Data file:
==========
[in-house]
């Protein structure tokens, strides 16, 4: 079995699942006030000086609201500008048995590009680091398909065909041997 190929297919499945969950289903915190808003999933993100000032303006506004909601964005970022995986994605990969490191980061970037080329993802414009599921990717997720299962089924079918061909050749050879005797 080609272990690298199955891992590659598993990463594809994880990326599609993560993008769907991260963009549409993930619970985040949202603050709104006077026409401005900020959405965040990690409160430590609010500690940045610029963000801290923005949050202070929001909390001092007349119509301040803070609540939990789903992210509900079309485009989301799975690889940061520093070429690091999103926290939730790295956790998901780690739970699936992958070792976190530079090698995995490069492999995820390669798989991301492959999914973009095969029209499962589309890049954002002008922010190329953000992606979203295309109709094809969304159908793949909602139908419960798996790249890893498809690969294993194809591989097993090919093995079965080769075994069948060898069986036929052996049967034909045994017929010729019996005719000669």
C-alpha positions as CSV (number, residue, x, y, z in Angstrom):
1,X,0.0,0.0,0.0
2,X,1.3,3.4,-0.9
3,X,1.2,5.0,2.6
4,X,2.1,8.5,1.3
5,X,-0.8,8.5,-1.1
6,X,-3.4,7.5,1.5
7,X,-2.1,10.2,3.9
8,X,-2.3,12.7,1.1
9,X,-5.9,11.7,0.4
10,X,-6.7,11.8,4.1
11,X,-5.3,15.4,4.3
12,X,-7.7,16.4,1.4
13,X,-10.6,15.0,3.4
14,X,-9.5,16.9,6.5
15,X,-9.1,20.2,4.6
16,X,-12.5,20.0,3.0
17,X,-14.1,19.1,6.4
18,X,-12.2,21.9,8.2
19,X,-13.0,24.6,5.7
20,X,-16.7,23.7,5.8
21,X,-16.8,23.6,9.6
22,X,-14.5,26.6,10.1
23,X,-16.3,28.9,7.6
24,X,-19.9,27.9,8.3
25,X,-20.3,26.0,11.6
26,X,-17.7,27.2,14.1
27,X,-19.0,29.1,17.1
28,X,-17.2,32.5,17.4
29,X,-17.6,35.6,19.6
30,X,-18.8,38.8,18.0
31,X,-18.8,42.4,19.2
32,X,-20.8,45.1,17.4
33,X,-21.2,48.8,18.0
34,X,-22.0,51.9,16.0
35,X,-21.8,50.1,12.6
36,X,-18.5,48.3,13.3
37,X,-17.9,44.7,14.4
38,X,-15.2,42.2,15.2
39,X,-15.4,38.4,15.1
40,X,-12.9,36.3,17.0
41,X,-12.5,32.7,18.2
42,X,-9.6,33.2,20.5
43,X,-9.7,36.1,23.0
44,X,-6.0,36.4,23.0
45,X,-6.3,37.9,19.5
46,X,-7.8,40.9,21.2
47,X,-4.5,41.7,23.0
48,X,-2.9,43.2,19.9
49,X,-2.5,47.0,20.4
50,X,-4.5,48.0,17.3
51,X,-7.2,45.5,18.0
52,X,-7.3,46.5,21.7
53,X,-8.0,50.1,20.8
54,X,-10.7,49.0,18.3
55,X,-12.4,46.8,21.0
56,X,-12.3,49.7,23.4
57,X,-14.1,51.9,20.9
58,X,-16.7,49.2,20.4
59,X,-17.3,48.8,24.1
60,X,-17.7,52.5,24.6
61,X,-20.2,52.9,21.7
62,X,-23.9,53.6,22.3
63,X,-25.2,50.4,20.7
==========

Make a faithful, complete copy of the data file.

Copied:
[in-house]
């Protein structure tokens, strides 16, 4: 079995699942006030000086609201500008048995590009680091398909065909041997 190929297919499945969950289903915190808003999933993100000032303006506004909601964005970022995986994605990969490191980061970037080329993802414009599921990717997720299962089924079918061909050749050879005797 080609272990690298199955891992590659598993990463594809994880990326599609993560993008769907991260963009549409993930619970985040949202603050709104006077026409401005900020959405965040990690409160430590609010500690940045610029963000801290923005949050202070929001909390001092007349119509301040803070609540939990789903992210509900079309485009989301799975690889940061520093070429690091999103926290939730790295956790998901780690739970699936992958070792976190530079090698995995490069492999995820390669798989991301492959999914973009095969029209499962589309890049954002002008922010190329953000992606979203295309109709094809969304159908793949909602139908419960798996790249890893498809690969294993194809591989097993090919093995079965080769075994069948060898069986036929052996049967034909045994017929010729019996005719000669």
C-alpha positions as CSV (number, residue, x, y, z in Angstrom):
1,X,0.0,0.0,0.0
2,X,1.3,3.4,-0.9
3,X,1.2,5.0,2.6
4,X,2.1,8.5,1.3
5,X,-0.8,8.5,-1.1
6,X,-3.4,7.5,1.5
7,X,-2.1,10.2,3.9
8,X,-2.3,12.7,1.1
9,X,-5.9,11.7,0.4
10,X,-6.7,11.8,4.1
11,X,-5.3,15.4,4.3
12,X,-7.7,16.4,1.4
13,X,-10.6,15.0,3.4
14,X,-9.5,16.9,6.5
15,X,-9.1,20.2,4.6
16,X,-12.5,20.0,3.0
17,X,-14.1,19.1,6.4
18,X,-12.2,21.9,8.2
19,X,-13.0,24.6,5.7
20,X,-16.7,23.7,5.8
21,X,-16.8,23.6,9.6
22,X,-14.5,26.6,10.1
23,X,-16.3,28.9,7.6
24,X,-19.9,27.9,8.3
25,X,-20.3,26.0,11.6
26,X,-17.7,27.2,14.1
27,X,-19.0,29.1,17.1
28,X,-17.2,32.5,17.4
29,X,-17.6,35.6,19.6
30,X,-18.8,38.8,18.0
31,X,-18.8,42.4,19.2
32,X,-20.8,45.1,17.4
33,X,-21.2,48.8,18.0
34,X,-22.0,51.9,16.0
35,X,-21.8,50.1,12.6
36,X,-18.5,48.3,13.3
37,X,-17.9,44.7,14.4
38,X,-15.2,42.2,15.2
39,X,-15.4,38.4,15.1
40,X,-12.9,36.3,17.0
41,X,-12.5,32.7,18.2
42,X,-9.6,33.2,20.5
43,X,-9.7,36.1,23.0
44,X,-6.0,36.4,23.0
45,X,-6.3,37.9,19.5
46,X,-7.8,40.9,21.2
47,X,-4.5,41.7,23.0
48,X,-2.9,43.2,19.9
49,X,-2.5,47.0,20.4
50,X,-4.5,48.0,17.3
51,X,-7.2,45.5,18.0
52,X,-7.3,46.5,21.7
53,X,-8.0,50.1,20.8
54,X,-10.7,49.0,18.3
55,X,-12.4,46.8,21.0
56,X,-12.3,49.7,23.4
57,X,-14.1,51.9,20.9
58,X,-16.7,49.2,20.4
59,X,-17.3,48.8,24.1
60,X,-17.7,52.5,24.6
61,X,-20.2,52.9,21.7
62,X,-23.9,53.6,22.3
63,X,-25.2,50.4,20.7